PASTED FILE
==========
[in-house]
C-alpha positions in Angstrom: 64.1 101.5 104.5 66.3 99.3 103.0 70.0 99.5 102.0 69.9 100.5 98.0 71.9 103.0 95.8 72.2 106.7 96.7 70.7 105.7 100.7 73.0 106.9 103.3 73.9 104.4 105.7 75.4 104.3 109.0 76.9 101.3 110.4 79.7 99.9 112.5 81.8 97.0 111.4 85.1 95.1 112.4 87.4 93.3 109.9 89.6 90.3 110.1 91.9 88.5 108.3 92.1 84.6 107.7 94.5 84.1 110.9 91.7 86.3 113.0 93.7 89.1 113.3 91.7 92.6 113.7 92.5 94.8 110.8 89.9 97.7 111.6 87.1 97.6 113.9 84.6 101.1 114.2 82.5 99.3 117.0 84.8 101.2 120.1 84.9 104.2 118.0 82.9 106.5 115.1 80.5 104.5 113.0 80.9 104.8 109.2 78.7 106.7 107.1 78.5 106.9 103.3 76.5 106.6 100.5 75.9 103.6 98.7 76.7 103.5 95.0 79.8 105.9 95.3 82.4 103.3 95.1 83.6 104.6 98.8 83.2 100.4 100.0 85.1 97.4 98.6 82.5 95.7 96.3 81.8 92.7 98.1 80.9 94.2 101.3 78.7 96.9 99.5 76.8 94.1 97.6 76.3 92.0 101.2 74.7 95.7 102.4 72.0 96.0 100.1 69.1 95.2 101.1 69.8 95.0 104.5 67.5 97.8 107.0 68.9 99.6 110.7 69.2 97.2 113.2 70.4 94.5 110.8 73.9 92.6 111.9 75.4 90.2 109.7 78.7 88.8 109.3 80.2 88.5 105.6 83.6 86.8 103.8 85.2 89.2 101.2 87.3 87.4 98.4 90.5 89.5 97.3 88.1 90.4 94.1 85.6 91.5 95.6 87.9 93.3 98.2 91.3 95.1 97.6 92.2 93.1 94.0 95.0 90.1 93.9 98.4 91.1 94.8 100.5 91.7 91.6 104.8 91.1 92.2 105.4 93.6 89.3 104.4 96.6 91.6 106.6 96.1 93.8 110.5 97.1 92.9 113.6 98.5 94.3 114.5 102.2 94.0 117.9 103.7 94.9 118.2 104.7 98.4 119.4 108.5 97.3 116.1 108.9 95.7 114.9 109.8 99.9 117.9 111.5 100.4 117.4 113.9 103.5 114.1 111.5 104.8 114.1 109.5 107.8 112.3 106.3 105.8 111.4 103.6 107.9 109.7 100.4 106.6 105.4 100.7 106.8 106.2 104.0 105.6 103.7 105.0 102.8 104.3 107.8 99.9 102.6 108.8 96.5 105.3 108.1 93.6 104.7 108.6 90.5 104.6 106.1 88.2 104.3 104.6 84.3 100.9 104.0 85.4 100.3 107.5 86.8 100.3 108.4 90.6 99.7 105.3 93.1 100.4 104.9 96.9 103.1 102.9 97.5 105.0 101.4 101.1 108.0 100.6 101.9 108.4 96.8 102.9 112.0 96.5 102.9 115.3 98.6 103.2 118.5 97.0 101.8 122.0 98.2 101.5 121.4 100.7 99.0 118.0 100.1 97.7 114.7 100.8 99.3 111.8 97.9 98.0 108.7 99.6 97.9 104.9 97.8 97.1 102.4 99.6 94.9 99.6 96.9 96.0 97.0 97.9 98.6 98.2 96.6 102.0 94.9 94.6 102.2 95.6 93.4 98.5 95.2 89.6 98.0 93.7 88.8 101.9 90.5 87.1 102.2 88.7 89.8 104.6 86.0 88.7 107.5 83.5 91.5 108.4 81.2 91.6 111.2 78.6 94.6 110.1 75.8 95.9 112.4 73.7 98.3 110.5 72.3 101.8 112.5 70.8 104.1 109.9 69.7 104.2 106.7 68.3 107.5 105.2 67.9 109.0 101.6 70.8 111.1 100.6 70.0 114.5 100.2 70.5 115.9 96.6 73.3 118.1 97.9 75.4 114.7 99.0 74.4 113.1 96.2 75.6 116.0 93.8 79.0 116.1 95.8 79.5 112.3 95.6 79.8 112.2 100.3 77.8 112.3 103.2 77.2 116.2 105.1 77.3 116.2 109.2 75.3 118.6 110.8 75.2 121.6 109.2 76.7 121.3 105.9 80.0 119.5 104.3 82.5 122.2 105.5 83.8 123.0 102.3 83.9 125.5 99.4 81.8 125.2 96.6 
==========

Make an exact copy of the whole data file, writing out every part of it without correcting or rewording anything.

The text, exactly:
[in-house]
C-alpha positions in Angstrom: 64.1 101.5 104.5 66.3 99.3 103.0 70.0 99.5 102.0 69.9 100.5 98.0 71.9 103.0 95.8 72.2 106.7 96.7 70.7 105.7 100.7 73.0 106.9 103.3 73.9 104.4 105.7 75.4 104.3 109.0 76.9 101.3 110.4 79.7 99.9 112.5 81.8 97.0 111.4 85.1 95.1 112.4 87.4 93.3 109.9 89.6 90.3 110.1 91.9 88.5 108.3 92.1 84.6 107.7 94.5 84.1 110.9 91.7 86.3 113.0 93.7 89.1 113.3 91.7 92.6 113.7 92.5 94.8 110.8 89.9 97.7 111.6 87.1 97.6 113.9 84.6 101.1 114.2 82.5 99.3 117.0 84.8 101.2 120.1 84.9 104.2 118.0 82.9 106.5 115.1 80.5 104.5 113.0 80.9 104.8 109.2 78.7 106.7 107.1 78.5 106.9 103.3 76.5 106.6 100.5 75.9 103.6 98.7 76.7 103.5 95.0 79.8 105.9 95.3 82.4 103.3 95.1 83.6 104.6 98.8 83.2 100.4 100.0 85.1 97.4 98.6 82.5 95.7 96.3 81.8 92.7 98.1 80.9 94.2 101.3 78.7 96.9 99.5 76.8 94.1 97.6 76.3 92.0 101.2 74.7 95.7 102.4 72.0 96.0 100.1 69.1 95.2 101.1 69.8 95.0 104.5 67.5 97.8 107.0 68.9 99.6 110.7 69.2 97.2 113.2 70.4 94.5 110.8 73.9 92.6 111.9 75.4 90.2 109.7 78.7 88.8 109.3 80.2 88.5 105.6 83.6 86.8 103.8 85.2 89.2 101.2 87.3 87.4 98.4 90.5 89.5 97.3 88.1 90.4 94.1 85.6 91.5 95.6 87.9 93.3 98.2 91.3 95.1 97.6 92.2 93.1 94.0 95.0 90.1 93.9 98.4 91.1 94.8 100.5 91.7 91.6 104.8 91.1 92.2 105.4 93.6 89.3 104.4 96.6 91.6 106.6 96.1 93.8 110.5 97.1 92.9 113.6 98.5 94.3 114.5 102.2 94.0 117.9 103.7 94.9 118.2 104.7 98.4 119.4 108.5 97.3 116.1 108.9 95.7 114.9 109.8 99.9 117.9 111.5 100.4 117.4 113.9 103.5 114.1 111.5 104.8 114.1 109.5 107.8 112.3 106.3 105.8 111.4 103.6 107.9 109.7 100.4 106.6 105.4 100.7 106.8 106.2 104.0 105.6 103.7 105.0 102.8 104.3 107.8 99.9 102.6 108.8 96.5 105.3 108.1 93.6 104.7 108.6 90.5 104.6 106.1 88.2 104.3 104.6 84.3 100.9 104.0 85.4 100.3 107.5 86.8 100.3 108.4 90.6 99.7 105.3 93.1 100.4 104.9 96.9 103.1 102.9 97.5 105.0 101.4 101.1 108.0 100.6 101.9 108.4 96.8 102.9 112.0 96.5 102.9 115.3 98.6 103.2 118.5 97.0 101.8 122.0 98.2 101.5 121.4 100.7 99.0 118.0 100.1 97.7 114.7 100.8 99.3 111.8 97.9 98.0 108.7 99.6 97.9 104.9 97.8 97.1 102.4 99.6 94.9 99.6 96.9 96.0 97.0 97.9 98.6 98.2 96.6 102.0 94.9 94.6 102.2 95.6 93.4 98.5 95.2 89.6 98.0 93.7 88.8 101.9 90.5 87.1 102.2 88.7 89.8 104.6 86.0 88.7 107.5 83.5 91.5 108.4 81.2 91.6 111.2 78.6 94.6 110.1 75.8 95.9 112.4 73.7 98.3 110.5 72.3 101.8 112.5 70.8 104.1 109.9 69.7 104.2 106.7 68.3 107.5 105.2 67.9 109.0 101.6 70.8 111.1 100.6 70.0 114.5 100.2 70.5 115.9 96.6 73.3 118.1 97.9 75.4 114.7 99.0 74.4 113.1 96.2 75.6 116.0 93.8 79.0 116.1 95.8 79.5 112.3 95.6 79.8 112.2 100.3 77.8 112.3 103.2 77.2 116.2 105.1 77.3 116.2 109.2 75.3 118.6 110.8 75.2 121.6 109.2 76.7 121.3 105.9 80.0 119.5 104.3 82.5 122.2 105.5 83.8 123.0 102.3 83.9 125.5 99.4 81.8 125.2 96.6 